Mr. Speaker, I cannot comment on people's attendance in the House of Commons. That is against the traditions of the House. I would hope hon. members would not encourage me to do that.
The Bloc is supporting this bill as well. This bill is a half-hearted attempt to set a proper liability limit. There is an attempt within the bill to provide many outs for companies in case of a requirement for compensation. It is difficult for private individuals to obtain the kind of compensation that would be necessary as a result of a nuclear accident.
It is simply not good enough to have time limits of three years or ten years in which people could expect to see an impact from nuclear accidents. We already know that 30 and 40 years later people are coming forward with health issues from nuclear accidents. People are bringing forward situations where nuclear material has been transported from one area to another and it ends up in housing units or it has been used for fill in some cases. These incidents eventually have an impact on people's lives.
When the limits within Bill C-5 are set to such a short term, it opens the door for companies to avoid being responsible. Of course that is good for the companies, that is good for the surety of the industry, but it is not good for Canadians. As a member of Parliament who has been elected by individual Canadians and not by companies, I am here to try to bring clarity to this bill as it impacts on Canadians. We are frustrated with trying to move forward with some very basic amendments to various terms within this bill for the past year and a half. It has been difficult.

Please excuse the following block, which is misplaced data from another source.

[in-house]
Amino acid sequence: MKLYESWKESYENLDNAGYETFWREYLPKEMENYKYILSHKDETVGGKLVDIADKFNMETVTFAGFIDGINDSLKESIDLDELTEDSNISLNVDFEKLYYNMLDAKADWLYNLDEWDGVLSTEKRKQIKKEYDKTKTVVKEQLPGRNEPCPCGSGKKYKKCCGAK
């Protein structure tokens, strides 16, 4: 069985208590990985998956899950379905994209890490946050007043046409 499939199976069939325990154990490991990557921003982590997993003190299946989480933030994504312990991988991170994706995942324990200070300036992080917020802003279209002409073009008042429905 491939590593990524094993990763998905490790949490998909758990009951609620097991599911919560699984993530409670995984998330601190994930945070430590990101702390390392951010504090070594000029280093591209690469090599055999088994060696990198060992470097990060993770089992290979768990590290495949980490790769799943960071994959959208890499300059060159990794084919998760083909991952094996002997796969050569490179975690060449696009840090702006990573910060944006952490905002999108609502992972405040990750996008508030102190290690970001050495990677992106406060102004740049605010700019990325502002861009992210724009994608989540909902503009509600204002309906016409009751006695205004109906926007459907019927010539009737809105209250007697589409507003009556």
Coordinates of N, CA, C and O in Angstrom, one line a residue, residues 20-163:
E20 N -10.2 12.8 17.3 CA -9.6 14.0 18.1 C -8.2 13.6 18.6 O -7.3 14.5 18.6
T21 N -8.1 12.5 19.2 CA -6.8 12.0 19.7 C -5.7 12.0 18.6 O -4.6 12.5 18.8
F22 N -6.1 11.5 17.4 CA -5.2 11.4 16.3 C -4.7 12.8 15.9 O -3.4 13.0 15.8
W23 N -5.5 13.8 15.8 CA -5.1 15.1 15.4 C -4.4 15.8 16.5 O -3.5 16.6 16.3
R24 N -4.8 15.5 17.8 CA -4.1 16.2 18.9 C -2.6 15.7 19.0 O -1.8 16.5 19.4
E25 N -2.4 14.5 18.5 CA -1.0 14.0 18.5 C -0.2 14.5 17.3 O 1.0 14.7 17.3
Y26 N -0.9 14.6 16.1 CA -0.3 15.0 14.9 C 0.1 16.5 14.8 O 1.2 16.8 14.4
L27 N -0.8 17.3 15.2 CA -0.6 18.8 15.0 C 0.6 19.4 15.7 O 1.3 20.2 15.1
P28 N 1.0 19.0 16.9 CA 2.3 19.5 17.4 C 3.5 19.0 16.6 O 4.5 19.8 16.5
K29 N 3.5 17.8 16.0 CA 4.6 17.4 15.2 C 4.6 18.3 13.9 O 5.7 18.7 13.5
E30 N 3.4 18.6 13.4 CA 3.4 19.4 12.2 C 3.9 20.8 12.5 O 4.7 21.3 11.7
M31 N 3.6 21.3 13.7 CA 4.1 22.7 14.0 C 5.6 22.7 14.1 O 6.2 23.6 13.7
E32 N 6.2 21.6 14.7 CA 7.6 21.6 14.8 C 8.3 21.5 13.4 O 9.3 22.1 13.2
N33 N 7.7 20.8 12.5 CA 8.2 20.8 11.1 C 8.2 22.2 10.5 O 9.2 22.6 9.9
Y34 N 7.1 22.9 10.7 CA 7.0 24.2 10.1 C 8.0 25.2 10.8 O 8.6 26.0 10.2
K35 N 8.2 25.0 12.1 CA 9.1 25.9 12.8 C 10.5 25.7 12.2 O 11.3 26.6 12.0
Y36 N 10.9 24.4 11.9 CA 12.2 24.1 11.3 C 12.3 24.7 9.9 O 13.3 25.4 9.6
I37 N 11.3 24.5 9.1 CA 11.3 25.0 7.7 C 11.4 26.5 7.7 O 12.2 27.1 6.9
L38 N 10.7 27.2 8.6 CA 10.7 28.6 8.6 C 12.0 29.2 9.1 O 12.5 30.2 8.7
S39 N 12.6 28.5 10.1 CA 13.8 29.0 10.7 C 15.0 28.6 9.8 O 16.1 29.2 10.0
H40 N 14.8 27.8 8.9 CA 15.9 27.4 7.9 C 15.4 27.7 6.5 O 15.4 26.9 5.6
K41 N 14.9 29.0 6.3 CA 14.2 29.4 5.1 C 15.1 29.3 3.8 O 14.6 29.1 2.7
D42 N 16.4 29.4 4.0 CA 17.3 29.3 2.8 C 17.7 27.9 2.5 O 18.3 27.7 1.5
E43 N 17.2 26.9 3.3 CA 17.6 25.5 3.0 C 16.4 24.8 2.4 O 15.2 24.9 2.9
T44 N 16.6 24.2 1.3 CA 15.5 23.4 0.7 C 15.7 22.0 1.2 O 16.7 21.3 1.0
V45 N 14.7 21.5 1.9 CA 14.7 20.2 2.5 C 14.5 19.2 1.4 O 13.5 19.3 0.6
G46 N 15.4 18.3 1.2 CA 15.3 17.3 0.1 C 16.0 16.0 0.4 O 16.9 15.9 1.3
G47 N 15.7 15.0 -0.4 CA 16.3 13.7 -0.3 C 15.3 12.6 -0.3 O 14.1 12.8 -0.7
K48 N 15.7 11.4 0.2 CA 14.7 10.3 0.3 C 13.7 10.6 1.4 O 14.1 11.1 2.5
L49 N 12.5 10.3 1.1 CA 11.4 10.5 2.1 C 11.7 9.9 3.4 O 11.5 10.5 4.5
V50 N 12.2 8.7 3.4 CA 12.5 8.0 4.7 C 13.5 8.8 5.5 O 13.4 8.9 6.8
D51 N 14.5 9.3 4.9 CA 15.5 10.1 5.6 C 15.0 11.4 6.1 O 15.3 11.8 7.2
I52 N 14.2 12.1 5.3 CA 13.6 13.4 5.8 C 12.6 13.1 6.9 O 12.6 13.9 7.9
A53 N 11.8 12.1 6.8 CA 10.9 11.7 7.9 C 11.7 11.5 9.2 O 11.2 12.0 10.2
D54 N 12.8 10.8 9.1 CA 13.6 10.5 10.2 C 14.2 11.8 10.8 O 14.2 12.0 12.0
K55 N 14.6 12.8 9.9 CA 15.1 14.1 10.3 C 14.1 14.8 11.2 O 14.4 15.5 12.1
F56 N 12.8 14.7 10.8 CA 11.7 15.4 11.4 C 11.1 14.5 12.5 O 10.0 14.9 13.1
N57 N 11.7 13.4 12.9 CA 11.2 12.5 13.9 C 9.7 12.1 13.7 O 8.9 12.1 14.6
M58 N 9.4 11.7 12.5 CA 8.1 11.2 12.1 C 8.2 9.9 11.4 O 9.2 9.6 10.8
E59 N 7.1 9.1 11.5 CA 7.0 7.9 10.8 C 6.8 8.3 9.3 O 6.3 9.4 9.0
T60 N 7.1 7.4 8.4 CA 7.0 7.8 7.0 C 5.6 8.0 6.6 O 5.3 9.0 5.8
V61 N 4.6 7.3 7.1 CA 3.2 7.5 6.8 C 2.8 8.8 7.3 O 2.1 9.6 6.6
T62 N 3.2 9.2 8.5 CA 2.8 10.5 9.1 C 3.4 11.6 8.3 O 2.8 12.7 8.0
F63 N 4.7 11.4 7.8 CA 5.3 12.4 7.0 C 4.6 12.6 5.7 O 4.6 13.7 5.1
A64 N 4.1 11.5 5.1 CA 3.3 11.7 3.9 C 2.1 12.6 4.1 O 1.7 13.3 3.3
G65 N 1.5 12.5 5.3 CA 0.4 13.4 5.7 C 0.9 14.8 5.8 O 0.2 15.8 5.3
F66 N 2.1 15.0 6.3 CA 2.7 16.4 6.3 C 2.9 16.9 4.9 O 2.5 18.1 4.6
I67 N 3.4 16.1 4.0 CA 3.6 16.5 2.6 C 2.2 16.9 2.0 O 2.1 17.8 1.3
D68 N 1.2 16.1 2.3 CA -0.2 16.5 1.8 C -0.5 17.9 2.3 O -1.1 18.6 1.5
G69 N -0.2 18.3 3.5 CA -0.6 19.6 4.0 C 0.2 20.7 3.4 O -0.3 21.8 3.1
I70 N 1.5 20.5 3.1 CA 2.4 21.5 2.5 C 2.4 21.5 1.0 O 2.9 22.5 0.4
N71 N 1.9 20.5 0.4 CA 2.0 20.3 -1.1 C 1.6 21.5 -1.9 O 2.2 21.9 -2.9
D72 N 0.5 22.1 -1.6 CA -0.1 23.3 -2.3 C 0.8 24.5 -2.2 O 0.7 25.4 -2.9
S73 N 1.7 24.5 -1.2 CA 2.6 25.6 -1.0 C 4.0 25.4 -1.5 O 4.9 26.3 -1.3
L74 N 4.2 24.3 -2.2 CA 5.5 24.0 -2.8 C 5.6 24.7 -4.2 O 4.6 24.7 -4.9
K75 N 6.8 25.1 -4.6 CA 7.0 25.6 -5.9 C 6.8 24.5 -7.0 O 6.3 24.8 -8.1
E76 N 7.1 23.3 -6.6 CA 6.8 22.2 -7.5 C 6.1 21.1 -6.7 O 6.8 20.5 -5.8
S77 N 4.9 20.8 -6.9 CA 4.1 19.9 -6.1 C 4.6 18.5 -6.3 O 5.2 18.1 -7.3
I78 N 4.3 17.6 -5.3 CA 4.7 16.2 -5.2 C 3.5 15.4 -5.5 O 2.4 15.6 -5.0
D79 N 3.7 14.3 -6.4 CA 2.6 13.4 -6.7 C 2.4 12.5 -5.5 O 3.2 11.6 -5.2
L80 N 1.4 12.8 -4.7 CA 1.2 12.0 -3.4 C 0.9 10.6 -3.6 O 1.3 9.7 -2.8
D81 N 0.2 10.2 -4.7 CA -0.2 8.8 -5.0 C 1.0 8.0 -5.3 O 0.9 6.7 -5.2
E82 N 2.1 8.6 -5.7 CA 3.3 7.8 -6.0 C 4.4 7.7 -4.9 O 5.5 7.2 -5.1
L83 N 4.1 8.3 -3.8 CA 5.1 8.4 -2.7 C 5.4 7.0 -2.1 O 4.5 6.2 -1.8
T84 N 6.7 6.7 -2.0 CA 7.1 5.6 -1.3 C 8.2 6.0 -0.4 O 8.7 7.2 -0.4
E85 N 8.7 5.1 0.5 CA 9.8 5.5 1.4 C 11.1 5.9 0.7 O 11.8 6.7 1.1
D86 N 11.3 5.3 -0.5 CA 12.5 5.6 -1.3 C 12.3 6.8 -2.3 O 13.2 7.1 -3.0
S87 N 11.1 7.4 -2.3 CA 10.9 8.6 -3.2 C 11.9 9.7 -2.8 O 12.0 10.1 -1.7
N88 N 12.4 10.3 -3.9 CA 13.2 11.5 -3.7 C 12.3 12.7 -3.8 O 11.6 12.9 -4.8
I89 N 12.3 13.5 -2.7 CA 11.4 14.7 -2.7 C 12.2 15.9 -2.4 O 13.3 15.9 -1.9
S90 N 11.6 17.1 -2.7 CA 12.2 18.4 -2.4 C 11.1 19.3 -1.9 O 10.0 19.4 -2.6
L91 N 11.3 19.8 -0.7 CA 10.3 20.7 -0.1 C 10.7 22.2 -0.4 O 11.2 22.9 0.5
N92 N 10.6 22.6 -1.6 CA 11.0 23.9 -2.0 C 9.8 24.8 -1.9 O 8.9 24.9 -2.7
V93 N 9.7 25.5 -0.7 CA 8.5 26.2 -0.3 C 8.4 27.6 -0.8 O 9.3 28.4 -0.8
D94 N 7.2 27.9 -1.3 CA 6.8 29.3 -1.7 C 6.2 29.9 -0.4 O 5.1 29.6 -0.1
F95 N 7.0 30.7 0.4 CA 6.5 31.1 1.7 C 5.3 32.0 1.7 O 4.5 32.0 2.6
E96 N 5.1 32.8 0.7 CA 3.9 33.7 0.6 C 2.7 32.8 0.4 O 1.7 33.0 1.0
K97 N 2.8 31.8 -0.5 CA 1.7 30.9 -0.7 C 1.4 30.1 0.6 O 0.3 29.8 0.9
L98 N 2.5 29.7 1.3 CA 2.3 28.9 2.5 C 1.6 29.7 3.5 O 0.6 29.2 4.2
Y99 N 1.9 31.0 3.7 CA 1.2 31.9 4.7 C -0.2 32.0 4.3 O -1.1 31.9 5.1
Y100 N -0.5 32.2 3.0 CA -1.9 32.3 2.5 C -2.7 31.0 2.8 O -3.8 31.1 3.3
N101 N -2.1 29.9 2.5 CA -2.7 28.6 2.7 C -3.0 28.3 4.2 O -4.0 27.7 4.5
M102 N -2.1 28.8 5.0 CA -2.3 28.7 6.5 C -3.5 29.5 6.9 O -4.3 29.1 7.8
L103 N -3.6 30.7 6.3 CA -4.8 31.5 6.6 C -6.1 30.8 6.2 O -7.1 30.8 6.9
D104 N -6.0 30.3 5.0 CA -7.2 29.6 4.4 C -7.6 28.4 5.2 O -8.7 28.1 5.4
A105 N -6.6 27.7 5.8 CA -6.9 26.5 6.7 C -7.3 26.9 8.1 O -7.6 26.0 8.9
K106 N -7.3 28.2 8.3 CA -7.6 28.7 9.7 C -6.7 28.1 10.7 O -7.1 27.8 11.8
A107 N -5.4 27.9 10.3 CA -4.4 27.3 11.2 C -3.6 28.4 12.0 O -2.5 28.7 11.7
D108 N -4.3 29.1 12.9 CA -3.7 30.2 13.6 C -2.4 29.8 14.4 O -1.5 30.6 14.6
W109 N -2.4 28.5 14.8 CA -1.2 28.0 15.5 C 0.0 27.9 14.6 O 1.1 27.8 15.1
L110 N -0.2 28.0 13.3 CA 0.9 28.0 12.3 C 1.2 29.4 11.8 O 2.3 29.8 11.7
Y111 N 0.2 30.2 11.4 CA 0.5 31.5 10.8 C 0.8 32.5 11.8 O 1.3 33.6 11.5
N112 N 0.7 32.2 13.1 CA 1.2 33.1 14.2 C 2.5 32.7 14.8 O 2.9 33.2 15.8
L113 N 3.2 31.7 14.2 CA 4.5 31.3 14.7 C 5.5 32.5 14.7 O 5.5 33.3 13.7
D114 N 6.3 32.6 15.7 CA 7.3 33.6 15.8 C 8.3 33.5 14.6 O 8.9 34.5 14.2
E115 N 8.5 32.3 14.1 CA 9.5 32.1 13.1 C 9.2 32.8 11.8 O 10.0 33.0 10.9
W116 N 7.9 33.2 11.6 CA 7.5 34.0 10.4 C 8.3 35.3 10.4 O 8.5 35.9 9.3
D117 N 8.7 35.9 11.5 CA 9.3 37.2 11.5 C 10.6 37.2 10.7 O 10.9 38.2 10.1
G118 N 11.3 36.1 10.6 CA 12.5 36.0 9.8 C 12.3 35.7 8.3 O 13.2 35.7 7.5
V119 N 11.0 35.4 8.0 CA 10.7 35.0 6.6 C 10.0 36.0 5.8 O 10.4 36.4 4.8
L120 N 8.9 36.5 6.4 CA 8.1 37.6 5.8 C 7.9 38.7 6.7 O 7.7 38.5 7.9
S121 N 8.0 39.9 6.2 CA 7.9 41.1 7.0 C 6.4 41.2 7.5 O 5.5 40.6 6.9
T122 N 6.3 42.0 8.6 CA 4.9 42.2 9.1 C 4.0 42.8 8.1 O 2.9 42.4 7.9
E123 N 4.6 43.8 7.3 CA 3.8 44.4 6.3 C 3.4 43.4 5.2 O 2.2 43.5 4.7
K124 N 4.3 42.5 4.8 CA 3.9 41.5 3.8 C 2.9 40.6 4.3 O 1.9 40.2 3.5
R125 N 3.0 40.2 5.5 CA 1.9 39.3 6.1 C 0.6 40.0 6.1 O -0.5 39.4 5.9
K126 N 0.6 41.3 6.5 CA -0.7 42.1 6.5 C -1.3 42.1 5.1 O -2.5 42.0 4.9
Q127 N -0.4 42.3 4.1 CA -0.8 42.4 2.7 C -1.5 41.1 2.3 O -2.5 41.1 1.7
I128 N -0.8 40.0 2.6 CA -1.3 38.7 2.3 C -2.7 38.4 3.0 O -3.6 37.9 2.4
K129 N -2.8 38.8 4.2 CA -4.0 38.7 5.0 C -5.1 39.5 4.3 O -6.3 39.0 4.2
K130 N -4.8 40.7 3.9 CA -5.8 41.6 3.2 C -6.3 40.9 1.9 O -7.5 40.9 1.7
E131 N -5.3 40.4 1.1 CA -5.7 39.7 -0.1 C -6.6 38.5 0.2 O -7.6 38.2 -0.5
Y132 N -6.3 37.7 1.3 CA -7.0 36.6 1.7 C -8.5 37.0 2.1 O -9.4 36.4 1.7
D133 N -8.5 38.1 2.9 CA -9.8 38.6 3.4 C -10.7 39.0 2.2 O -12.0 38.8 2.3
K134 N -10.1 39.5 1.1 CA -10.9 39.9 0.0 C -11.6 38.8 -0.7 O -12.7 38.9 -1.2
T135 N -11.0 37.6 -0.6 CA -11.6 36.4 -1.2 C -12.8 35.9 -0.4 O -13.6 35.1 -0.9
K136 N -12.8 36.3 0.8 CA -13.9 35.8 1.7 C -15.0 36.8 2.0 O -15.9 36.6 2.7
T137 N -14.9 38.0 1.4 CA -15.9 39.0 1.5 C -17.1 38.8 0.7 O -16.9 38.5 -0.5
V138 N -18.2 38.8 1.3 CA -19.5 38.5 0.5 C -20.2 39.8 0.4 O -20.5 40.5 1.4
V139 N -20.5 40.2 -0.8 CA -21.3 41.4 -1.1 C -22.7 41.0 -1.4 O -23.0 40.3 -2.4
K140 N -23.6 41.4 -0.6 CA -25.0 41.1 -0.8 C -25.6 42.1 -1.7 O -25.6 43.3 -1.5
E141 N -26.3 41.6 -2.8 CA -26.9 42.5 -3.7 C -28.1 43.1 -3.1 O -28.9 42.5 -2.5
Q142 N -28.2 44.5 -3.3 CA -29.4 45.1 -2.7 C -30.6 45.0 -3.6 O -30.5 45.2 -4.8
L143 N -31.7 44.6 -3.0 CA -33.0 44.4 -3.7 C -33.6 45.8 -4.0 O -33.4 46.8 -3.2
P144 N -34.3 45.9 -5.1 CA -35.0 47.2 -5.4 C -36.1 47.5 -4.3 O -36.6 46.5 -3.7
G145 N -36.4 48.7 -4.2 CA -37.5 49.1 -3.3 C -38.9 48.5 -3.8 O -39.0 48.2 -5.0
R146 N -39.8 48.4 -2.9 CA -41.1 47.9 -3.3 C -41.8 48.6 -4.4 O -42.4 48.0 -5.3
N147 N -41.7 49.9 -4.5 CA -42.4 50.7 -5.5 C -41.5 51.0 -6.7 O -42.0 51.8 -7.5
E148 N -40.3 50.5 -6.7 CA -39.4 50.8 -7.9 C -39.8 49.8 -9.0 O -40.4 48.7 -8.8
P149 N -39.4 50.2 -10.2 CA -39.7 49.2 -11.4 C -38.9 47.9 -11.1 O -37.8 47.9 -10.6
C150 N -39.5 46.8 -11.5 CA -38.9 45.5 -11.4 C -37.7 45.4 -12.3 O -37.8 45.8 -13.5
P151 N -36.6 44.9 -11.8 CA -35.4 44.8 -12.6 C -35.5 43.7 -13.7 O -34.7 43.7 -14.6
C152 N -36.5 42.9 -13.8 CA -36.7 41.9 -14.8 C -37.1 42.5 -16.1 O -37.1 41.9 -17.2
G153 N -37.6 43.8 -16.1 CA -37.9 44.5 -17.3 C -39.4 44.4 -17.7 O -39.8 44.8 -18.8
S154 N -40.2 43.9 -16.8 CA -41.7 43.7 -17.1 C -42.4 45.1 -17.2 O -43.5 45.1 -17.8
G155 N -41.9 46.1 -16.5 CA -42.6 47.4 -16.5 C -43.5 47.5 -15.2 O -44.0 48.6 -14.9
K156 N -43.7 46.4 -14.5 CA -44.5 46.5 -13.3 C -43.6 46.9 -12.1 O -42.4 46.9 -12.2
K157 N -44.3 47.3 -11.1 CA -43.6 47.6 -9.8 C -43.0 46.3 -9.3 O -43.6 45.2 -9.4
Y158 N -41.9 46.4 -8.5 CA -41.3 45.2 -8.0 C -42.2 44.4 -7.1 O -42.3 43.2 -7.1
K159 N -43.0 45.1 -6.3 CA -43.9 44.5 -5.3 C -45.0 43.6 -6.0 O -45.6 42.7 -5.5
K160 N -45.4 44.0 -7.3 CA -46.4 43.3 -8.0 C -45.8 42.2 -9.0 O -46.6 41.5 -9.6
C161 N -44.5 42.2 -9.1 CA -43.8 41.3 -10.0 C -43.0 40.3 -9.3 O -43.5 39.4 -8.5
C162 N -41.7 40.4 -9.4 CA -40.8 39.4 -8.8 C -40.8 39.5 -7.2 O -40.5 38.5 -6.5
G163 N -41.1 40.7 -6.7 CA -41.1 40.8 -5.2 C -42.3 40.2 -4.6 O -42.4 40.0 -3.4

We have seen with the Chalk River incident in December the importance of a strong nuclear safety agency. We have seen the necessity of ensuring that we protect Canadians, that we protect investment and that we protect the direction this country takes with nuclear energy.
There are many reasons not to support this bill. We will continue to debate it today and perhaps tomorrow, and if we can carry this through, this bill will remain unresolved for a few more months. Perhaps Canadians will have a chance to speak up and influence the government.
If the Conservative plan is to sell off Canada's nuclear industry and if this bill is simply to allow foreign companies to purchase the assets of AECL, this issue should be up front. Canadians should understand why we are doing the things we are doing in Parliament, but that is not the case. The government continues to move this bill forward in a fashion that suggests it is simply for other purposes.